Michigan City police continue to comb through extensive debris at the Michigan City Fire Department's administration building after a break-in late Sunday.
The mess left at the former Central Fire Station, 117 W. Fourth St., is one of at least four instances of vandalism and break-ins from this past weekend in the downtown area, stretching from City Hall, where windows were smashed, to the 600 block of Franklin Street, where Trinity Episcopal Church was damaged.
But the worst damage happened at the fire department where two cars and a sport utility vehicle were extensively damaged as vandals raced them around the main truck bay in an apparent game of demolition derby. A pumper truck also was damaged, along with an overhead door and windows, while an upstairs office was ransacked.
Michigan City police are expected to release more details about the incident today, including the arrest of at least two -- and possibly several more -- juveniles. Some of those expected to be arrested are "younger than teenagers," according to an investigator.
Reports say a witness called police around 9 p.m. Sunday to report seeing movement inside the former Central Fire Station.
Patrolman Timothy Hazel, who was the first to arrive at the scene, said a witness saw what appeared to be someone trying to drive a vehicle through a large overhead door. When Hazel arrived and looked through a window, he saw extensive damage to the vehicle parking bays.
On the north side of the building, he discovered someone pried off a lock on a basement door to gain entrance into the building.
Calling for backup, Hazel said as he walked through the building looking for possible suspects, he discovered three fire department vehicles sustained a great deal of damage.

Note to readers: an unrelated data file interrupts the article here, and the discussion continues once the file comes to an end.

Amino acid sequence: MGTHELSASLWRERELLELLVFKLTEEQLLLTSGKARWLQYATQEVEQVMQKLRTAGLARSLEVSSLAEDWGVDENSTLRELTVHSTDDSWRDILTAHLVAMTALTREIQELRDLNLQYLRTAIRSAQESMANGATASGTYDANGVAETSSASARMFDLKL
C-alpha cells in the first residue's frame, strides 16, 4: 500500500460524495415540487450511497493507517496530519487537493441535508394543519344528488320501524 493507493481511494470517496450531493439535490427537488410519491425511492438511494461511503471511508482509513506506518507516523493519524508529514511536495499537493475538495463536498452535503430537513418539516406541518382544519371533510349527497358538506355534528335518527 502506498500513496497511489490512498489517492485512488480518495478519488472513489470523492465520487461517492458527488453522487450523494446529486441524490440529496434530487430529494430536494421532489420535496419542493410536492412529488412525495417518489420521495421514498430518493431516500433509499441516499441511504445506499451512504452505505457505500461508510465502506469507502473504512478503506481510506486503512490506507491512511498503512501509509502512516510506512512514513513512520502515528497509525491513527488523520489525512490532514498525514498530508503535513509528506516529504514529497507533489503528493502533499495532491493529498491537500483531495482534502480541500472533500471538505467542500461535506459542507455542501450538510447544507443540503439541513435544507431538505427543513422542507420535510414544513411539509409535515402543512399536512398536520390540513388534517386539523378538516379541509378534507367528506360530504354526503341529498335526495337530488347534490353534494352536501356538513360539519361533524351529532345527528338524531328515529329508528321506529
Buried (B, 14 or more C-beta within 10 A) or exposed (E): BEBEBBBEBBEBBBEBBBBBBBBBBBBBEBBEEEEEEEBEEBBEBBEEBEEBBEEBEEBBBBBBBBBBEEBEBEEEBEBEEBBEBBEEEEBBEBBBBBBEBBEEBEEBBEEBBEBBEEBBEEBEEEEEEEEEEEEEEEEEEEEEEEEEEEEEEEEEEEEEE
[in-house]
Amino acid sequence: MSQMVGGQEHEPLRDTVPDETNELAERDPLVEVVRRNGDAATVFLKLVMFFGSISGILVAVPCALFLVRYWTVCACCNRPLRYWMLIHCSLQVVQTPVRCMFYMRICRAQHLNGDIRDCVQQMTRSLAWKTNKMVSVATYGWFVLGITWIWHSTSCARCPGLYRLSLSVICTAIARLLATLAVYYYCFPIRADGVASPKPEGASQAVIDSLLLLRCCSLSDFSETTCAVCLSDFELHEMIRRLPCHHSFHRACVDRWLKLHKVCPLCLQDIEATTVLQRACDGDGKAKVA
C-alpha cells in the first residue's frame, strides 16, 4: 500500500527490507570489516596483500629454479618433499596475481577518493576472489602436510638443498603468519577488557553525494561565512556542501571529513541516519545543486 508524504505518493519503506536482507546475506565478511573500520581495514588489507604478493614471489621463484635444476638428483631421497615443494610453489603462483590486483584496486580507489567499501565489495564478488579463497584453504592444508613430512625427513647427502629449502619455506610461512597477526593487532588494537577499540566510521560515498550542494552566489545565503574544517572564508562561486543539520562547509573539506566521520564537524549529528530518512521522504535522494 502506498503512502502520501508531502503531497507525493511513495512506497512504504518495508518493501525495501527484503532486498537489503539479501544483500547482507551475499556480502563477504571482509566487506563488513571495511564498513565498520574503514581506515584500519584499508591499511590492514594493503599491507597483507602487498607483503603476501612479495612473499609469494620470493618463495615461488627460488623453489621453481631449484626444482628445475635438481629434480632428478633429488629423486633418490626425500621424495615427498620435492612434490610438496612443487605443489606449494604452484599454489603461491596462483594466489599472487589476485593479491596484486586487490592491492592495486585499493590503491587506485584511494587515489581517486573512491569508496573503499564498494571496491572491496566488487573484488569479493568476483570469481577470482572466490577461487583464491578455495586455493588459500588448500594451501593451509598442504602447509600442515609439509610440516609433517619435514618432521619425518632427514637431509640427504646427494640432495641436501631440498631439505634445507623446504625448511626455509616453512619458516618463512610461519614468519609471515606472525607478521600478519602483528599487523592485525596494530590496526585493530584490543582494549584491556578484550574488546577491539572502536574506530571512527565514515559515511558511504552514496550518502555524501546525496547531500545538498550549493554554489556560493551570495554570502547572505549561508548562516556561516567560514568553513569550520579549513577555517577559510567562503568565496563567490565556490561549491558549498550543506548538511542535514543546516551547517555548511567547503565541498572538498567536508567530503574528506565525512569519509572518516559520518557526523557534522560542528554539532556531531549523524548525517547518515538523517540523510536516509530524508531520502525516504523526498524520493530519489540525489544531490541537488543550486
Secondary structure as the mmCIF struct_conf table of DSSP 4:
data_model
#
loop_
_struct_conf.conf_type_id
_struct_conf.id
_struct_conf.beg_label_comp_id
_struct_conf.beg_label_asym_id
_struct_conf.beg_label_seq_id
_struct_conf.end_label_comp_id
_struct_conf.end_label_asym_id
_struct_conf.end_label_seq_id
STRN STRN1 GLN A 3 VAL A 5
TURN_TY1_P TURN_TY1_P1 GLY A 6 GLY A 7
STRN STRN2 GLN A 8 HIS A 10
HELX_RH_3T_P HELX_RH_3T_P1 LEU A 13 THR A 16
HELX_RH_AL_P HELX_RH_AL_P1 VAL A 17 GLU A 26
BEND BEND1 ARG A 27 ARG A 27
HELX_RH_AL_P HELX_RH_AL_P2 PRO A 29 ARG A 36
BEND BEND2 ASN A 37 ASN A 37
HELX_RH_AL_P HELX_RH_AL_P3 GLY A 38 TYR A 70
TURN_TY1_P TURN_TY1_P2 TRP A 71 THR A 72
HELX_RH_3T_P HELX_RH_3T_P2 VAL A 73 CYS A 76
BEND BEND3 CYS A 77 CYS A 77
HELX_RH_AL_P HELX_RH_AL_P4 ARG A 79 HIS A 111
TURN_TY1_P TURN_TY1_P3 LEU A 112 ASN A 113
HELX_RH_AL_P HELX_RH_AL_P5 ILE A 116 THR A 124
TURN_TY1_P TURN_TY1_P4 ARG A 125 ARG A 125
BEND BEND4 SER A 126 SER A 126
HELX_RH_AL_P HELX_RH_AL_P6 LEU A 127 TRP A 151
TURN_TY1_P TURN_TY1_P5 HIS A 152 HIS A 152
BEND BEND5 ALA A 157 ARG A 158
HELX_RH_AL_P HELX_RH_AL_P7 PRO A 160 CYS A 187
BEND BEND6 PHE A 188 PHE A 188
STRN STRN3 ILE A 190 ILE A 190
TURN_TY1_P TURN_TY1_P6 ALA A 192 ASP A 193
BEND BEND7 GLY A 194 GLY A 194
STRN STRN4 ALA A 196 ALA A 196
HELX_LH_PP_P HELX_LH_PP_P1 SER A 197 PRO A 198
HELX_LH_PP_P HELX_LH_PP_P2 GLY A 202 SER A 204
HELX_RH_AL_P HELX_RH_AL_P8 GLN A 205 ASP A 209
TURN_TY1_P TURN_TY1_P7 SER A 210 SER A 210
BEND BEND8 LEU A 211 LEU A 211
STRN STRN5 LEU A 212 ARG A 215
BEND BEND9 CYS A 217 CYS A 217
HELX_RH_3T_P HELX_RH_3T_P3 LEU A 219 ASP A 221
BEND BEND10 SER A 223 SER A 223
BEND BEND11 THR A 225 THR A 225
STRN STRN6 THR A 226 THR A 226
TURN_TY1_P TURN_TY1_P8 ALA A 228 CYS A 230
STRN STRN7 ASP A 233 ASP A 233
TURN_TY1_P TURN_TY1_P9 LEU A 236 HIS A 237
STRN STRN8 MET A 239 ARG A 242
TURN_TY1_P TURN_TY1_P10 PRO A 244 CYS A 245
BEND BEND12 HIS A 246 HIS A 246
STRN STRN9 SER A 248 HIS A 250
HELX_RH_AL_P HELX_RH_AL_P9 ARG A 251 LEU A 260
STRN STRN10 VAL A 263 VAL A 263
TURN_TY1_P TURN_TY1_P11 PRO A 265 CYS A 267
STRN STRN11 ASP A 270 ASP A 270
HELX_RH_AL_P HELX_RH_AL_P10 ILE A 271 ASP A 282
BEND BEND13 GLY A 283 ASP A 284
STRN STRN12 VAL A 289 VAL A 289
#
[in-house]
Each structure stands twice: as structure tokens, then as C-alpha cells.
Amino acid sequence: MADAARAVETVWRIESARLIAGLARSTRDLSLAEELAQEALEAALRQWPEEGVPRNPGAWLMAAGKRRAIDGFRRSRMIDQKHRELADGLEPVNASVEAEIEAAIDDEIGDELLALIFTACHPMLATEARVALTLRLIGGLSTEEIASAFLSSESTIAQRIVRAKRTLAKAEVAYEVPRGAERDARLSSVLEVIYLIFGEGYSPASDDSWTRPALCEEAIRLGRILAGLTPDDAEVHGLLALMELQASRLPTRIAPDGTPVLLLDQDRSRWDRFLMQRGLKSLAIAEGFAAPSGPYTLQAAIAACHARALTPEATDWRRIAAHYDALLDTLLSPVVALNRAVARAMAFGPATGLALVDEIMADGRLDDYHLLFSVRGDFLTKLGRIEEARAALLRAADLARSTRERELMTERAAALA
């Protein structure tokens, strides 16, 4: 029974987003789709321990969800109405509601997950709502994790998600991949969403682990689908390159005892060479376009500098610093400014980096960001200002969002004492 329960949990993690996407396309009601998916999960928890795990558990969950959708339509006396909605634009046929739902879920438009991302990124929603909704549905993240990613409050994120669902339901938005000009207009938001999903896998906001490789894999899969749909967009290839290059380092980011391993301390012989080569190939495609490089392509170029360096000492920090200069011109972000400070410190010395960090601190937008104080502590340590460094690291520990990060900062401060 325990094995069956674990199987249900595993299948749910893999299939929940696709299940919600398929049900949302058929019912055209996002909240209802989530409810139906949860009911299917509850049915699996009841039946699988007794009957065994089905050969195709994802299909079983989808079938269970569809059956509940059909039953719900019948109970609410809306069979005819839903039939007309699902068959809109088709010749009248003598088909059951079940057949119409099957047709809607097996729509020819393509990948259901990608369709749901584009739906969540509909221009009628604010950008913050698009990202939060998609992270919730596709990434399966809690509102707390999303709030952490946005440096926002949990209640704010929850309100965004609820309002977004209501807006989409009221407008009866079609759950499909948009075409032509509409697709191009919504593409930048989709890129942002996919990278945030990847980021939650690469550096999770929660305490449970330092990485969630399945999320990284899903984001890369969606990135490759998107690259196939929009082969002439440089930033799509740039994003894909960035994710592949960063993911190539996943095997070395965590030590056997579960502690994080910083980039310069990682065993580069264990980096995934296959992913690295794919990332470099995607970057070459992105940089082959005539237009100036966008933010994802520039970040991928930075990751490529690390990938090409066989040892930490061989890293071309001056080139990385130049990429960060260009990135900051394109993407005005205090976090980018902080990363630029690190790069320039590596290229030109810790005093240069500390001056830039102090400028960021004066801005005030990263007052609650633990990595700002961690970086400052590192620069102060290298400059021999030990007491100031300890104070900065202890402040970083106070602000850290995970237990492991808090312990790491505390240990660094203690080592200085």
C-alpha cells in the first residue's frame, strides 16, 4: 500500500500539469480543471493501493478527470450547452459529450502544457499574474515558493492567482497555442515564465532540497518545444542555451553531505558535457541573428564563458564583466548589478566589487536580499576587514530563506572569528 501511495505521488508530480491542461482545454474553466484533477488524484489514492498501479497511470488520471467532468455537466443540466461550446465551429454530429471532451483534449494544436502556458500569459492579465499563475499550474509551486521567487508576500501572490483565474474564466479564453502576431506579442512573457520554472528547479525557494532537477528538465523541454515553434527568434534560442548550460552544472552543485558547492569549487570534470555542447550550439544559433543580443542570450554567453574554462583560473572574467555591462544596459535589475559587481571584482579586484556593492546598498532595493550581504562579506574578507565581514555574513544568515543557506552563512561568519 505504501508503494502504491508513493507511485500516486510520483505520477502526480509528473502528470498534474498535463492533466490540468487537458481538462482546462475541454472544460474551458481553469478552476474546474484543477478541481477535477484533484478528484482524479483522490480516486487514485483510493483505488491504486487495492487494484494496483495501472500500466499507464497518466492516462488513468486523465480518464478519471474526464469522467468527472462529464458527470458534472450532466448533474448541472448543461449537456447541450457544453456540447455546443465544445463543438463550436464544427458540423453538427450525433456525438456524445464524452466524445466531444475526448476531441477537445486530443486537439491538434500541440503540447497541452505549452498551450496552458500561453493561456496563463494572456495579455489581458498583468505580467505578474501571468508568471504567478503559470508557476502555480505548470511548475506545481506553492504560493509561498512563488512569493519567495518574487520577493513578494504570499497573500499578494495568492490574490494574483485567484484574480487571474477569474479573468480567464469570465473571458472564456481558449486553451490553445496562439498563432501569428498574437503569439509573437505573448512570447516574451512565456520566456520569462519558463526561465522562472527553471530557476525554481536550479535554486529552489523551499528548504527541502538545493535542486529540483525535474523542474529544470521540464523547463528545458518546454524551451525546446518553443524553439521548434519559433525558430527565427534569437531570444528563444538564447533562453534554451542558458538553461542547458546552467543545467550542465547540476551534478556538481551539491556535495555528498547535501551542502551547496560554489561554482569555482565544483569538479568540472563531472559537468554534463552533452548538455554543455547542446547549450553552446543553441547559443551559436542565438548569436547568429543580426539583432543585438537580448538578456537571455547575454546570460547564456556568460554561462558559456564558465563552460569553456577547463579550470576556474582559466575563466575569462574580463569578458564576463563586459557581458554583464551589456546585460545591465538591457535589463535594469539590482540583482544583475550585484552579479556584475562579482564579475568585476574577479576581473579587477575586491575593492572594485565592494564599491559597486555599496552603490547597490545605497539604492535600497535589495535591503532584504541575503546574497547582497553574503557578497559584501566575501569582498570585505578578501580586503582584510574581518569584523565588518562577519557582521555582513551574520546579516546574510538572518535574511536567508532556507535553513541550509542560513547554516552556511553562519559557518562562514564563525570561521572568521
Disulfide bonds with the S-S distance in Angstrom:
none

"It appeared that whomever was in the building drove the damaged cars around the bay area, ramming into walls, department equipment and into each other," Hazel said.
Two Chevrolet Caprices and a Jeep Cherokee sustained the most damage. The vehicles were smashed and windows broken out.
"A department pumper truck had also been rammed by the vehicles and sustained damage," Hazel said.
Mayor Chuck Oberlie said the vehicles damaged were slated to be removed from the rotation of city vehicles and ready to be traded in. He said the pumper truck was stationed at the administration building because of a lack of space at other stations.
Hazel also discovered fire-poles bent out of shape and a Coke machine and drinking fountain damaged.
Deputy Chief John Hardacker arrived at the scene and told police he wasn't sure when someone from the department was last been in the building. Friday was the last business day the office would have been open.
As police continued to the second floor, they discovered vandals overturned file cabinets and dividing walls, damaged office equipment, ransacked files and damaged an employee's personal items.
Also under investigation is a report of vandalism at Trinity Episcopal Church, 614 Franklin St., where damage was reported to an east side window Sunday afternoon. The cost was put at $100.
Officer Steven Alt reported that while the Rev. Eugene Kohlbecker was making rounds at the church, he discovered the broken window and found a large chunk of asphalt outside the window in the alley.
Vandals apparently entered the church through the broken window. Police said they found a footprint in dust on the window sill. Also found in the alley were several pieces of costume jewelry and a broken ceramic bowl, which police said are believed to have been stolen from the church thrift shop.
Investigators also were called to The Northern Indiana Education Foundation, 402 Franklin St., where it appears someone entered and damaged the building early Sunday.
According to police, vandals threw two bricks and a rock through the south door window to gain entry to the building.